Aristotle once famously said, “Man is by nature a social animal; an individual who is unsocial naturally and not accidentally is either beneath our notice or more than human.” Our reliance on the people around us to enrich our irrefutably uninteresting lives—whether that be through work, play, or otherwise—is evidence enough that we as a species have evolved with the desire to be in the company of others. To think otherwise would be to devoid our lives of value, a dreadful cost of becoming utterly meaningless, uninteresting, and isolated.
For the past month, I have been playing Octopath Traveler, a new role-playing game by Square Enix for the Nintendo Switch. Stylized as a modern take on classic SNES-era JRPGs, the game follows the stories of eight young heroes, each of whom come from wildly disparate walks of life. Among them: a helpful cleric, a flirtatious scholar, a youthful merchant, an amicable warrior, a vengeful dancer, a kind-hearted apothecary, a narcissistic thief, and a keen-eyed hunter. Their motivations for going on such an arduous journey cannot be more different (much like their personalities and backgrounds), and their actions are more or less discrete, apart from battle sequences and the occasional travel banter. Still, as improbable as it seems, Octopath Traveler feels no less like a tale of traveling chums wandering to the far corners of the realm in search of answers. This is a remarkably good thing, as I will soon explain.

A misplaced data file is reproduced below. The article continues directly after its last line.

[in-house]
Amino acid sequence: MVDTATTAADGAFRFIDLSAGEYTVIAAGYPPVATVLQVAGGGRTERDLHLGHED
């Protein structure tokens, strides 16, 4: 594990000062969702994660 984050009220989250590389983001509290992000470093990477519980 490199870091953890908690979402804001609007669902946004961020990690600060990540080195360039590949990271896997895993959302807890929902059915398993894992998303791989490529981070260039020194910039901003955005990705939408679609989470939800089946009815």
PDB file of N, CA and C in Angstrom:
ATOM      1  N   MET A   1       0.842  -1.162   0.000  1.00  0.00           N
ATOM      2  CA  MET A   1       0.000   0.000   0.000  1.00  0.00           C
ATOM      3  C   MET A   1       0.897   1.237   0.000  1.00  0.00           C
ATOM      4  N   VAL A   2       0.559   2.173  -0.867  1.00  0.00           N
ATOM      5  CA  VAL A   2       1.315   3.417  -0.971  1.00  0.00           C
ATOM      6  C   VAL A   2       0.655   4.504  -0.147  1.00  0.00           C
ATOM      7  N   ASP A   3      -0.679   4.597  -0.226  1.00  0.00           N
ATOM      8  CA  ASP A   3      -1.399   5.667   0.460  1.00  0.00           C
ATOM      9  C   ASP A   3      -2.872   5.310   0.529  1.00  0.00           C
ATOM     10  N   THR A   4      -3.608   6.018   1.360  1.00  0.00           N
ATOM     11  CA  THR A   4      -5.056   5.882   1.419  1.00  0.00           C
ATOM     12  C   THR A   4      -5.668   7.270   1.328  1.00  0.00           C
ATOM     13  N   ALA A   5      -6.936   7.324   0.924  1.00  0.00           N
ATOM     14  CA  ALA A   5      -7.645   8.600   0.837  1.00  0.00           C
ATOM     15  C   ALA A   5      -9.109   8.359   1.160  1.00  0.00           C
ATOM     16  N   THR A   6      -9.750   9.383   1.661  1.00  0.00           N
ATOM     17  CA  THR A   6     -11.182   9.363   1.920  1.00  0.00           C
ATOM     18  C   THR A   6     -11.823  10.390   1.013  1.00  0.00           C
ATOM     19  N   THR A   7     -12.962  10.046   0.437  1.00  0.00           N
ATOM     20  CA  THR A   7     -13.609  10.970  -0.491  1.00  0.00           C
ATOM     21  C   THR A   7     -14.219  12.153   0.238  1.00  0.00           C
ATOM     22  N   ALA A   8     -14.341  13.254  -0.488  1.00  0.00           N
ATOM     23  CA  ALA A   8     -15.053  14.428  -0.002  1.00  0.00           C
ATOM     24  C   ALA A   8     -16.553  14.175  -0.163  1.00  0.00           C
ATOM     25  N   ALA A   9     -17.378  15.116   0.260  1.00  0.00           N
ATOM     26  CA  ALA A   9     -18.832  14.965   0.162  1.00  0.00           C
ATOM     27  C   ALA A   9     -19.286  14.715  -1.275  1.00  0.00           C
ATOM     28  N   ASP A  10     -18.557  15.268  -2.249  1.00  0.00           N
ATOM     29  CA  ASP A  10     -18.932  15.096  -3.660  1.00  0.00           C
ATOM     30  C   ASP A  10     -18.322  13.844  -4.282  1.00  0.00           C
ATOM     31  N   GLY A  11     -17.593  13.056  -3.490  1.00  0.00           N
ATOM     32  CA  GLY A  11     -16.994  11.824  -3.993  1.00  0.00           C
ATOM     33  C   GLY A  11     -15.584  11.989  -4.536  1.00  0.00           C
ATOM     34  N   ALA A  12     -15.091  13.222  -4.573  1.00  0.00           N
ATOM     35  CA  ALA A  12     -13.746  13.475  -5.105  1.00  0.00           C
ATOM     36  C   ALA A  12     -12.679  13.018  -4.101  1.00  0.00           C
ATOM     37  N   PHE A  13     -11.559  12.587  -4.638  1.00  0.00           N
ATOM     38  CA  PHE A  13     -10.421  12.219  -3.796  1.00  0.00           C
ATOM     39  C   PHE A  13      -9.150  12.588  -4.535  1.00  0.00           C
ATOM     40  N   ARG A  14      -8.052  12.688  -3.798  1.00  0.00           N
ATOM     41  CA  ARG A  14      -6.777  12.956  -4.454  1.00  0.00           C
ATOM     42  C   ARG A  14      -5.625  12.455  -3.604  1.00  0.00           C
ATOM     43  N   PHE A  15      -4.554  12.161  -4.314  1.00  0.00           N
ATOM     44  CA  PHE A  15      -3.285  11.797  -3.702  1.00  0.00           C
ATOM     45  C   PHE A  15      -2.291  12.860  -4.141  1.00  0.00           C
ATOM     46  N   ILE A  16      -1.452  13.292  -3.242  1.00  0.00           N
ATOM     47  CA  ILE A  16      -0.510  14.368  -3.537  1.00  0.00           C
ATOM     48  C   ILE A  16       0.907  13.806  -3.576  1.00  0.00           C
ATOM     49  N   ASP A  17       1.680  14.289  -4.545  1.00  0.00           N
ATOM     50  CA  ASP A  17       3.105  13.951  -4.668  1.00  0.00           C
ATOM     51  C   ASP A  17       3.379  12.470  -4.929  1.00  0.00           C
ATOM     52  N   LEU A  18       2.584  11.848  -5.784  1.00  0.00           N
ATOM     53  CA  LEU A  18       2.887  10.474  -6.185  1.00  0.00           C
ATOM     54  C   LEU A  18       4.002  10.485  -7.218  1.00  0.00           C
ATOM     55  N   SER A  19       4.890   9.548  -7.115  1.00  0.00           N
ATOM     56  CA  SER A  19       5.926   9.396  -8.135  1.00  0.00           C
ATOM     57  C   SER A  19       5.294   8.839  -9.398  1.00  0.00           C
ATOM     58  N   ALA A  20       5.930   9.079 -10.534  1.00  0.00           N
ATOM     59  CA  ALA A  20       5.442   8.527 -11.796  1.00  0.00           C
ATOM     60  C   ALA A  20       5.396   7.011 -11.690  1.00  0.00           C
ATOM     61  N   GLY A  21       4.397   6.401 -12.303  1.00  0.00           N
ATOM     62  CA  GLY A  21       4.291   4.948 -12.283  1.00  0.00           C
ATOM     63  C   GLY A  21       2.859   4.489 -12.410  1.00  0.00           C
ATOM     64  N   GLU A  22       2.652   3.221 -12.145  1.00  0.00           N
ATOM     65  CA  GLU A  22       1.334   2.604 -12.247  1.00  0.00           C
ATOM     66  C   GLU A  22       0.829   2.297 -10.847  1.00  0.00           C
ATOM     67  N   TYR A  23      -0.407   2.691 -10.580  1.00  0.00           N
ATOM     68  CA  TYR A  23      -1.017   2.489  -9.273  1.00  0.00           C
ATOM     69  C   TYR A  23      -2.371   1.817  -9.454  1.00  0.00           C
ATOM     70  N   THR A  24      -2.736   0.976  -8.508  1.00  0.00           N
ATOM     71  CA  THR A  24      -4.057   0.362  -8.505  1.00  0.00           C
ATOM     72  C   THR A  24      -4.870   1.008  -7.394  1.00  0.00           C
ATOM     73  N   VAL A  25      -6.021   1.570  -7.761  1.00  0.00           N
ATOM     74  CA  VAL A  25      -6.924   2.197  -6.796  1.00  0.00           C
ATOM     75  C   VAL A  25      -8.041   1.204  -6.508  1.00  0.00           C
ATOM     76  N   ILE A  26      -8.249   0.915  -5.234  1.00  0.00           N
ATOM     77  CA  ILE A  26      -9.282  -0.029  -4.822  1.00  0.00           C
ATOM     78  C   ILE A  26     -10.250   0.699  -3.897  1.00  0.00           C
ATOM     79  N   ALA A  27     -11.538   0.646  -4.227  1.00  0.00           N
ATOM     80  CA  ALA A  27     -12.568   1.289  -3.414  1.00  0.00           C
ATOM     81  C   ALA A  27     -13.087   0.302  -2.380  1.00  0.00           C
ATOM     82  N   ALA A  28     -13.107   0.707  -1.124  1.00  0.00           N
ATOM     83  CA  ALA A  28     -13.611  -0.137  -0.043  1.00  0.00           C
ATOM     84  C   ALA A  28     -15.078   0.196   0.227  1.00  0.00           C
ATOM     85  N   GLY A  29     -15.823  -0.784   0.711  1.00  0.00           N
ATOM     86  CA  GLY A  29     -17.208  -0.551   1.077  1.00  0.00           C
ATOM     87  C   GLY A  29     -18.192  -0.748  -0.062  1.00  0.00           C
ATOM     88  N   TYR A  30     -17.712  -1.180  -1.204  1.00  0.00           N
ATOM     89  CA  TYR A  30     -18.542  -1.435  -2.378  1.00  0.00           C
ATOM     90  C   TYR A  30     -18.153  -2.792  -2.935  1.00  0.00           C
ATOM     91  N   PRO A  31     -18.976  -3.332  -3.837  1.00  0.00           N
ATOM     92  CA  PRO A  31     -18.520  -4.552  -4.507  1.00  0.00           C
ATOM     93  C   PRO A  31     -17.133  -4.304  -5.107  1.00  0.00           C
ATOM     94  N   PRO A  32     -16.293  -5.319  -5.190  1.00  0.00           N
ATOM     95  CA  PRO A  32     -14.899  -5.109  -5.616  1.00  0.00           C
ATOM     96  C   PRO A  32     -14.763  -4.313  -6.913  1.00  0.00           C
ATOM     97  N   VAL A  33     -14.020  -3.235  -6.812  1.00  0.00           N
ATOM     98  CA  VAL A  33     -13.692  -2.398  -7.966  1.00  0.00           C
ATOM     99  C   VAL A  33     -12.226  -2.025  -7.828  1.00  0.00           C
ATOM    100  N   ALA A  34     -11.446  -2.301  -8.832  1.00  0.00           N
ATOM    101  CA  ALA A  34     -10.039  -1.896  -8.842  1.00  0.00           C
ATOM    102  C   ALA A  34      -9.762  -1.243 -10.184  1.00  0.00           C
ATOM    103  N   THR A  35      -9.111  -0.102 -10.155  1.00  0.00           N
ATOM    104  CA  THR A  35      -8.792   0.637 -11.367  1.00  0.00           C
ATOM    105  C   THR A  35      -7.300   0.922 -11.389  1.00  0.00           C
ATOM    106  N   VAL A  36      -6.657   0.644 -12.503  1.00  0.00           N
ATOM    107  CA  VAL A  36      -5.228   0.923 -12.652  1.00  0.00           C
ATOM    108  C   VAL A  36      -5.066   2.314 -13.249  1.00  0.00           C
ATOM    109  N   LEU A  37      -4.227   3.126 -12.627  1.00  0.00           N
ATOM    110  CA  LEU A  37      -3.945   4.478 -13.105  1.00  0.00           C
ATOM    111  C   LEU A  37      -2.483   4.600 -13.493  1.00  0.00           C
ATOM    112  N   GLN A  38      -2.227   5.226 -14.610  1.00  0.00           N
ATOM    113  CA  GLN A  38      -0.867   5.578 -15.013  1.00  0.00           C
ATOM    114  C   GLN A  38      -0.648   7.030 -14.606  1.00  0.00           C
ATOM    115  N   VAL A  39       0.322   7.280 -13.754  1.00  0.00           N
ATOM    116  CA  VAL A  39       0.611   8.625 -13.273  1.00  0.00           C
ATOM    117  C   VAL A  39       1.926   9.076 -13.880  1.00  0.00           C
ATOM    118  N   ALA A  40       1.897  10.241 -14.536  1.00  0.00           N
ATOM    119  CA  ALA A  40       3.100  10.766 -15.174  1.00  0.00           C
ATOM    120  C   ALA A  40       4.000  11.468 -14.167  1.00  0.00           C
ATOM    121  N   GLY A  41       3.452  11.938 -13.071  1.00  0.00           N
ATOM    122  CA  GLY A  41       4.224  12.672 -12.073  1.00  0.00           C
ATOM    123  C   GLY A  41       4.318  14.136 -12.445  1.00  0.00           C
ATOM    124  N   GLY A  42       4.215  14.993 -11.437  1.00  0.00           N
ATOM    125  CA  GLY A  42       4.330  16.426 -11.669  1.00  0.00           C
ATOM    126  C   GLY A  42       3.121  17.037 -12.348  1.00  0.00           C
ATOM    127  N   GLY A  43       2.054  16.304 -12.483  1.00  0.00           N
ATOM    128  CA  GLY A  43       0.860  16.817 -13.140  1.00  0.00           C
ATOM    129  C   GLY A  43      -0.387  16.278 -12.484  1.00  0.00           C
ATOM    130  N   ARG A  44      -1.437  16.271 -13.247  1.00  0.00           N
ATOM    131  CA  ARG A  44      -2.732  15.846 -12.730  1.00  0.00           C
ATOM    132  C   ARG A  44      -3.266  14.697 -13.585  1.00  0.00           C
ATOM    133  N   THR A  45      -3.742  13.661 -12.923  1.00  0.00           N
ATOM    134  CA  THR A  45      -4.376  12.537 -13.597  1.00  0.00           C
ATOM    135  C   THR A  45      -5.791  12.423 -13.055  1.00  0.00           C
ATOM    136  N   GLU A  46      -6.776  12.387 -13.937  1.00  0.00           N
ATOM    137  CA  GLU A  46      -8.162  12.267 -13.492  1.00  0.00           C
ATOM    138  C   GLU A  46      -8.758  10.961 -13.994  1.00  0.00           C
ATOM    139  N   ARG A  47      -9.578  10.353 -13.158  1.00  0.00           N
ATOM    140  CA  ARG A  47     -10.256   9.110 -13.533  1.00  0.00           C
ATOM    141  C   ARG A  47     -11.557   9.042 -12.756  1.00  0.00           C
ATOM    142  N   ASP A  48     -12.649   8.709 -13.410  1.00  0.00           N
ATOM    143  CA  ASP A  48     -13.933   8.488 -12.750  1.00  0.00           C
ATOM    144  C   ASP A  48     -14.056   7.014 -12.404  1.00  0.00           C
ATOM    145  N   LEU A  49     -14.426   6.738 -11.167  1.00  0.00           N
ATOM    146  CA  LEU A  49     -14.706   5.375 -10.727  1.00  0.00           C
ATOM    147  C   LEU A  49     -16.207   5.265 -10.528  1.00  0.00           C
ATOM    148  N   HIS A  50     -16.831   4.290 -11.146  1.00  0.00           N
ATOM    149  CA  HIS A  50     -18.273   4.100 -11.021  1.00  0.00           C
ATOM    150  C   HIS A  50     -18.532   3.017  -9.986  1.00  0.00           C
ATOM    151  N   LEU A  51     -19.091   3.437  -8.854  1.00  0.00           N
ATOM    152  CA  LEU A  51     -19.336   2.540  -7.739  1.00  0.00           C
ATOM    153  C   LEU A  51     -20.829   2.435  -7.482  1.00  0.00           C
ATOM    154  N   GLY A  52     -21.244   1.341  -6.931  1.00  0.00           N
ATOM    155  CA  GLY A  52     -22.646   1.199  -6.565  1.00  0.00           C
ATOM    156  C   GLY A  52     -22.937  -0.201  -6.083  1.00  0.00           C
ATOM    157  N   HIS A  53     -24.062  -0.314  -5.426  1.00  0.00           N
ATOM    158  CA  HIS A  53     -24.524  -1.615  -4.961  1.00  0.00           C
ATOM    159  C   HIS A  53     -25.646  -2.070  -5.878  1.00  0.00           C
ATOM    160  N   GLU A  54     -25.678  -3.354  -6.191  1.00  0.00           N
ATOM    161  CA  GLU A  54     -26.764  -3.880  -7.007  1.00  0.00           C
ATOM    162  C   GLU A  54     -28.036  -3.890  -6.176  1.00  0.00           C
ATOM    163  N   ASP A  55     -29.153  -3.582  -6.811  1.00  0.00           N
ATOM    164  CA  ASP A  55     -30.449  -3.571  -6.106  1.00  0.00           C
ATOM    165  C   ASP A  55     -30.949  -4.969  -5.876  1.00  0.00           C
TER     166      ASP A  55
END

Popular YouTube duo Rhett & Link released a video in 2013 titled “Epic Rap Battle: Nerd vs. Geek.” At about the halfway mark, there is a line that reads, “Your life is like Skyrim / An endless quest of Solitude.” Those familiar with the Elder Scrolls series of games will immediately recognize this as a play on words involving one of Skyrim’s most well-known locales, but as with many rap lyrics, it is also a double entendre. One of my biggest gripes about Skyrim is just how lonely it feels—so lonely, in fact, that the first mod I installed after only playing the game for mere hours was one that allowed me to recruit unlimited members to my party. It made the game infinitely more fun, even if exceptionally broken (the game never expects so many allies to appear on-screen at the same time), but it was worth it nonetheless for the company of unlikely heroes that came to my aid.
There is a sense of loneliness that many single-player games like Skyrim evoke, and oftentimes I cannot help but feel that such desolation comes at a detriment to the game itself. It is ironic, then, that many people view video games as a form of escapism that lets them avoid socializing with others. Octopath Traveler sort of bridges this gap in its own unique way; while each of its eight characters has their own stories, it never feels as though they are going about it alone. In a sense, the design of this game prevents it from being anything else—its open nature makes it difficult to tell a compelling, overarching story, and party members are an inherent part of most JRPGs—but it is still an interesting decision on the part of the development team, and the game is much better because of it.